8 The little one sleeps in its cradle, I lift the gauze and look a long time, and silently brush away flies with my hand.
What do you think has become of the young and old men?And what do you think has become of the women and children?1 I celebrate myself, and sing myself, And what I assume you shall assume, For every atom belonging to me as good belongs to you.I loafe and invite my soul, I lean and loafe at my ease observing a spear of summer grass.2 Houses and rooms are full of perfumes, the shelves are crowded with perfumes, I breathe the fragrance myself and know it and like it, The distillation would intoxicate me also, but I shall not let it. Have you felt so proud to get at the meaning of poems?
The atmosphere is not a perfume, it has no taste of the distillation, it is odorless, It is for my mouth forever, I am in love with it, I will go to the bank by the wood and become undisguised and naked, I am mad for it to be in contact with me. Stop this day and night with me and you shall possess the origin of all poems, You shall possess the good of the earth and sun, (there are millions of suns left,) You shall no longer take things at second or third hand, nor look through the eyes of the dead, nor feed on the spectres in books, You shall not look through my eyes either, nor take things from me, You shall listen to all sides and filter them from your self.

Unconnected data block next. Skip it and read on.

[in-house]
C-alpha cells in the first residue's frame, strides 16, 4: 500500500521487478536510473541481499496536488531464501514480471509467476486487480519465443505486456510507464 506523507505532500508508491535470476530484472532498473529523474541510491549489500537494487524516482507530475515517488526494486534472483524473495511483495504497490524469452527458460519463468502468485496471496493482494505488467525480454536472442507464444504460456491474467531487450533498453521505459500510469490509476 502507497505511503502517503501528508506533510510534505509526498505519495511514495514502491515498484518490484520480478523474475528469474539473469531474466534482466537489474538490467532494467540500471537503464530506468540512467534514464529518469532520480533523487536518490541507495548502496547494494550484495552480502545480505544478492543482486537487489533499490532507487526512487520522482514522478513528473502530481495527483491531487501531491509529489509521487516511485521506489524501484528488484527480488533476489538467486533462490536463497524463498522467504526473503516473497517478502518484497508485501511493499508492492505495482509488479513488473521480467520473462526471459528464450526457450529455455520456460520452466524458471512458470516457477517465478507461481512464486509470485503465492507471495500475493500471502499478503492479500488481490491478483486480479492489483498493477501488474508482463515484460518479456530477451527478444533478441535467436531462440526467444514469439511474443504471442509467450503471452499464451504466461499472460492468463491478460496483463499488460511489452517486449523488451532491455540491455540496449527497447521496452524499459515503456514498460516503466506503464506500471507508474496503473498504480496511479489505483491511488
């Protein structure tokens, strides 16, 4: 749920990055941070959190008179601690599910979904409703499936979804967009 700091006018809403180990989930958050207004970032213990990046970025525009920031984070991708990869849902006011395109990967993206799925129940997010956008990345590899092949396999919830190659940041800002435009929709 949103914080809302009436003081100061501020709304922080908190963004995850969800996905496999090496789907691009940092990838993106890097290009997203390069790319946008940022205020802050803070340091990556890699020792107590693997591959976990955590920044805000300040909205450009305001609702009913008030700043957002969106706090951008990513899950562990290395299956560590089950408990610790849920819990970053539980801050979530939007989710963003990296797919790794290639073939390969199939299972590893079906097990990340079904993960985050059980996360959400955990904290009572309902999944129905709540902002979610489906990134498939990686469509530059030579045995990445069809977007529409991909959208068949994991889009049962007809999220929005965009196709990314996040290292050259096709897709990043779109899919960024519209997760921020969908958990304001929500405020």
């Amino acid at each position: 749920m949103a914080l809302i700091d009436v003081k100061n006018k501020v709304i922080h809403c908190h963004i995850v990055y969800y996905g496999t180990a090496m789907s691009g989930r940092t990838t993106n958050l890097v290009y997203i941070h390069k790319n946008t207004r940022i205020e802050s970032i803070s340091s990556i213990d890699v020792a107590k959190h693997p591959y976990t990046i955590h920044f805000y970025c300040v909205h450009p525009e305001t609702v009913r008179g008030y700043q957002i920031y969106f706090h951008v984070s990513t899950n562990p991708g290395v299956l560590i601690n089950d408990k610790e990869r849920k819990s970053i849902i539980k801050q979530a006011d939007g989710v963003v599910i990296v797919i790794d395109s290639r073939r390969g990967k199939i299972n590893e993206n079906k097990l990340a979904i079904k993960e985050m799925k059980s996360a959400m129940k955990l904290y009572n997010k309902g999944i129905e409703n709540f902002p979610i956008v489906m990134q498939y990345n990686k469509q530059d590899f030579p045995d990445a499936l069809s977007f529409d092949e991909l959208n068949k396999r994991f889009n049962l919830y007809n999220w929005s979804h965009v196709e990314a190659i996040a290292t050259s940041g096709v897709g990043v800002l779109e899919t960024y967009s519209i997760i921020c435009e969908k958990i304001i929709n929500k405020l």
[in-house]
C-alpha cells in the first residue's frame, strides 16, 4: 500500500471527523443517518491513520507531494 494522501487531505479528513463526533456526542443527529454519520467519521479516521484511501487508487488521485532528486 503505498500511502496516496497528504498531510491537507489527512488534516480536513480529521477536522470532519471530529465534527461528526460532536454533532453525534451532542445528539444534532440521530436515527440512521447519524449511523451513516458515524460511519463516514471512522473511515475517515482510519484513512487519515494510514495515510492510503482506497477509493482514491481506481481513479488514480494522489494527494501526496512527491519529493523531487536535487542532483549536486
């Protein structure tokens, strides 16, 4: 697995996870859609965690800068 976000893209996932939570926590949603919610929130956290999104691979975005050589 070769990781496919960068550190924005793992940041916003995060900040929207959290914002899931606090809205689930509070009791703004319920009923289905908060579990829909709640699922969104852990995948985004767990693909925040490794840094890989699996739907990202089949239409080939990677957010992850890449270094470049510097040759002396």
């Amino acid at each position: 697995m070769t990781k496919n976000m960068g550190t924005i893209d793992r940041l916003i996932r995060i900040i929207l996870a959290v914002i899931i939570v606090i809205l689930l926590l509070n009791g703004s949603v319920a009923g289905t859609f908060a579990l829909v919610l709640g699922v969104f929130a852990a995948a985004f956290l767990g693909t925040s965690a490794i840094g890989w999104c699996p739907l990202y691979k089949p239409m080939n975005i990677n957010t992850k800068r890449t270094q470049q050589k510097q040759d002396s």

Or I guess it is the handkerchief of the Lord, A scented gift and remembrancer designedly dropt, Bearing the owner's name someway in the corners, that we may see and remark, and say Whose?
Or I guess the grass is itself a child, the produced babe of the vegetation.
To elaborate is no avail, learn'd and unlearn'd feel that it is so.
Sure as the most certain sure, plumb in the uprights, well entretied, braced in the beams, Stout as a horse, affectionate, haughty, electrical, I and this mystery here we stand.
I pass death with the dying and birth with the new-wash'd babe, and am not contain'd between my hat and boots, And peruse manifold objects, no two alike and every one good, The earth good and the stars good, and their adjuncts all good.